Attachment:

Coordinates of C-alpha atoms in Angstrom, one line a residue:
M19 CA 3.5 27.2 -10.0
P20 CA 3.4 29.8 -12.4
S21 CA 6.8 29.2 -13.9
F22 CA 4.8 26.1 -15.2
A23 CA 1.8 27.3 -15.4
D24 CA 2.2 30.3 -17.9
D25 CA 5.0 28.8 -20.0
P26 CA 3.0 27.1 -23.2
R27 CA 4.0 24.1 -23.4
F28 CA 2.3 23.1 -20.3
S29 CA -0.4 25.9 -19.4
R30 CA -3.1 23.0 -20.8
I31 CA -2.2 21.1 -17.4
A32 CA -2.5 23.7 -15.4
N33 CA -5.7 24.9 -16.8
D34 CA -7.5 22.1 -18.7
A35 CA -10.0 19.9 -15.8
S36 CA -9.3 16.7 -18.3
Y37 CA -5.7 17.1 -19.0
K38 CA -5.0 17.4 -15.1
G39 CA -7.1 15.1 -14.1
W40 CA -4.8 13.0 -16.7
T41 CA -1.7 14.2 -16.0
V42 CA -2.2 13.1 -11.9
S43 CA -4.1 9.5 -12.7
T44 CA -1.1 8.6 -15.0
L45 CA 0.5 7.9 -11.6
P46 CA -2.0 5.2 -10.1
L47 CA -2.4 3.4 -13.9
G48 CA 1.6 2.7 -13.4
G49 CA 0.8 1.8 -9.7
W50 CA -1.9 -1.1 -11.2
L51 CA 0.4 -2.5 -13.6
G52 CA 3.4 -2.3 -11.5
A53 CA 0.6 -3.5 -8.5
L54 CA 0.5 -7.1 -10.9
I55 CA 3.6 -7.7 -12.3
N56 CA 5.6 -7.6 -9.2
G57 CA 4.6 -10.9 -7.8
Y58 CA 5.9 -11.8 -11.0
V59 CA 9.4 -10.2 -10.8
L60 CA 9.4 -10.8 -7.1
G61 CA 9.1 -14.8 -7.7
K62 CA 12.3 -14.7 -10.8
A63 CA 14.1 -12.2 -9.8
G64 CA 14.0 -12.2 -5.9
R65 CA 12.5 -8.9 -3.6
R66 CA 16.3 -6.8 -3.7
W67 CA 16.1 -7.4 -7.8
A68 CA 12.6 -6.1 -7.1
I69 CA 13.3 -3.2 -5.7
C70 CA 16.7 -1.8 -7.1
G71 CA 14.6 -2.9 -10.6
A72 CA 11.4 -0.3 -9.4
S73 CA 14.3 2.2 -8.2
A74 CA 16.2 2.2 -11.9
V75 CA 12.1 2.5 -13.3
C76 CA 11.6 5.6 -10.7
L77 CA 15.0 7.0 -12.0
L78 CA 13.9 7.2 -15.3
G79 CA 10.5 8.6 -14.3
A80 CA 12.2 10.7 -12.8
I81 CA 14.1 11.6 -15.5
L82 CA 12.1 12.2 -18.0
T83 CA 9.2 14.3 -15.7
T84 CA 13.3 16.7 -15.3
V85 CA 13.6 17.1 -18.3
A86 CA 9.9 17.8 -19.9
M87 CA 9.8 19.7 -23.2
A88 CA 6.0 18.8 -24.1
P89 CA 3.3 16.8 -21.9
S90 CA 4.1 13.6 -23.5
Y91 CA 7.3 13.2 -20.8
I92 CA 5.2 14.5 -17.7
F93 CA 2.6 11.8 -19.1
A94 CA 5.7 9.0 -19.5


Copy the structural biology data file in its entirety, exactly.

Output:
Coordinates of C-alpha atoms in Angstrom, one line a residue:
M19 CA 3.5 27.2 -10.0
P20 CA 3.4 29.8 -12.4
S21 CA 6.8 29.2 -13.9
F22 CA 4.8 26.1 -15.2
A23 CA 1.8 27.3 -15.4
D24 CA 2.2 30.3 -17.9
D25 CA 5.0 28.8 -20.0
P26 CA 3.0 27.1 -23.2
R27 CA 4.0 24.1 -23.4
F28 CA 2.3 23.1 -20.3
S29 CA -0.4 25.9 -19.4
R30 CA -3.1 23.0 -20.8
I31 CA -2.2 21.1 -17.4
A32 CA -2.5 23.7 -15.4
N33 CA -5.7 24.9 -16.8
D34 CA -7.5 22.1 -18.7
A35 CA -10.0 19.9 -15.8
S36 CA -9.3 16.7 -18.3
Y37 CA -5.7 17.1 -19.0
K38 CA -5.0 17.4 -15.1
G39 CA -7.1 15.1 -14.1
W40 CA -4.8 13.0 -16.7
T41 CA -1.7 14.2 -16.0
V42 CA -2.2 13.1 -11.9
S43 CA -4.1 9.5 -12.7
T44 CA -1.1 8.6 -15.0
L45 CA 0.5 7.9 -11.6
P46 CA -2.0 5.2 -10.1
L47 CA -2.4 3.4 -13.9
G48 CA 1.6 2.7 -13.4
G49 CA 0.8 1.8 -9.7
W50 CA -1.9 -1.1 -11.2
L51 CA 0.4 -2.5 -13.6
G52 CA 3.4 -2.3 -11.5
A53 CA 0.6 -3.5 -8.5
L54 CA 0.5 -7.1 -10.9
I55 CA 3.6 -7.7 -12.3
N56 CA 5.6 -7.6 -9.2
G57 CA 4.6 -10.9 -7.8
Y58 CA 5.9 -11.8 -11.0
V59 CA 9.4 -10.2 -10.8
L60 CA 9.4 -10.8 -7.1
G61 CA 9.1 -14.8 -7.7
K62 CA 12.3 -14.7 -10.8
A63 CA 14.1 -12.2 -9.8
G64 CA 14.0 -12.2 -5.9
R65 CA 12.5 -8.9 -3.6
R66 CA 16.3 -6.8 -3.7
W67 CA 16.1 -7.4 -7.8
A68 CA 12.6 -6.1 -7.1
I69 CA 13.3 -3.2 -5.7
C70 CA 16.7 -1.8 -7.1
G71 CA 14.6 -2.9 -10.6
A72 CA 11.4 -0.3 -9.4
S73 CA 14.3 2.2 -8.2
A74 CA 16.2 2.2 -11.9
V75 CA 12.1 2.5 -13.3
C76 CA 11.6 5.6 -10.7
L77 CA 15.0 7.0 -12.0
L78 CA 13.9 7.2 -15.3
G79 CA 10.5 8.6 -14.3
A80 CA 12.2 10.7 -12.8
I81 CA 14.1 11.6 -15.5
L82 CA 12.1 12.2 -18.0
T83 CA 9.2 14.3 -15.7
T84 CA 13.3 16.7 -15.3
V85 CA 13.6 17.1 -18.3
A86 CA 9.9 17.8 -19.9
M87 CA 9.8 19.7 -23.2
A88 CA 6.0 18.8 -24.1
P89 CA 3.3 16.8 -21.9
S90 CA 4.1 13.6 -23.5
Y91 CA 7.3 13.2 -20.8
I92 CA 5.2 14.5 -17.7
F93 CA 2.6 11.8 -19.1
A94 CA 5.7 9.0 -19.5